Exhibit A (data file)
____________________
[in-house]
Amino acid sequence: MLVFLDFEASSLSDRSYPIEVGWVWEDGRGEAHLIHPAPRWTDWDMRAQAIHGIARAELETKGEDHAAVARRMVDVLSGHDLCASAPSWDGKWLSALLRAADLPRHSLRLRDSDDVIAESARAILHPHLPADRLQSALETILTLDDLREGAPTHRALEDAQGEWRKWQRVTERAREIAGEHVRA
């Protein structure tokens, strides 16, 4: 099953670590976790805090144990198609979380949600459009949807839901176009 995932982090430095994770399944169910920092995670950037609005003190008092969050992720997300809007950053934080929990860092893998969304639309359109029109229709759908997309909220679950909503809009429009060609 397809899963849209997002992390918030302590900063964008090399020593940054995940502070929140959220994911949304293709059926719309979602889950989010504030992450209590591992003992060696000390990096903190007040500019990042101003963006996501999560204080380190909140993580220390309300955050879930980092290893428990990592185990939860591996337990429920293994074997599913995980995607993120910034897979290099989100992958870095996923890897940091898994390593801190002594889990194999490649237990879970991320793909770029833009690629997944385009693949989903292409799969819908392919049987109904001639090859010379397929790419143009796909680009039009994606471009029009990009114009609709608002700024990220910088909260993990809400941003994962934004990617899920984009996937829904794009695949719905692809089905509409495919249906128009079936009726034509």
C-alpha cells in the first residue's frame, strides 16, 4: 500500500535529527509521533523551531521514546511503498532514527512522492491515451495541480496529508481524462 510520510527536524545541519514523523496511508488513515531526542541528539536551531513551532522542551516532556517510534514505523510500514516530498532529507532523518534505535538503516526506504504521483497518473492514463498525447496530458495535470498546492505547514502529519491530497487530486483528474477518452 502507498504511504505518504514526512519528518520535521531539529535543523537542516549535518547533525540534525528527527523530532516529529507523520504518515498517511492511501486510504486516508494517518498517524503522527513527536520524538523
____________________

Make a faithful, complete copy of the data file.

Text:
[in-house]
Amino acid sequence: MLVFLDFEASSLSDRSYPIEVGWVWEDGRGEAHLIHPAPRWTDWDMRAQAIHGIARAELETKGEDHAAVARRMVDVLSGHDLCASAPSWDGKWLSALLRAADLPRHSLRLRDSDDVIAESARAILHPHLPADRLQSALETILTLDDLREGAPTHRALEDAQGEWRKWQRVTERAREIAGEHVRA
């Protein structure tokens, strides 16, 4: 099953670590976790805090144990198609979380949600459009949807839901176009 995932982090430095994770399944169910920092995670950037609005003190008092969050992720997300809007950053934080929990860092893998969304639309359109029109229709759908997309909220679950909503809009429009060609 397809899963849209997002992390918030302590900063964008090399020593940054995940502070929140959220994911949304293709059926719309979602889950989010504030992450209590591992003992060696000390990096903190007040500019990042101003963006996501999560204080380190909140993580220390309300955050879930980092290893428990990592185990939860591996337990429920293994074997599913995980995607993120910034897979290099989100992958870095996923890897940091898994390593801190002594889990194999490649237990879970991320793909770029833009690629997944385009693949989903292409799969819908392919049987109904001639090859010379397929790419143009796909680009039009994606471009029009990009114009609709608002700024990220910088909260993990809400941003994962934004990617899920984009996937829904794009695949719905692809089905509409495919249906128009079936009726034509």
C-alpha cells in the first residue's frame, strides 16, 4: 500500500535529527509521533523551531521514546511503498532514527512522492491515451495541480496529508481524462 510520510527536524545541519514523523496511508488513515531526542541528539536551531513551532522542551516532556517510534514505523510500514516530498532529507532523518534505535538503516526506504504521483497518473492514463498525447496530458495535470498546492505547514502529519491530497487530486483528474477518452 502507498504511504505518504514526512519528518520535521531539529535543523537542516549535518547533525540534525528527527523530532516529529507523520504518515498517511492511501486510504486516508494517518498517524503522527513527536520524538523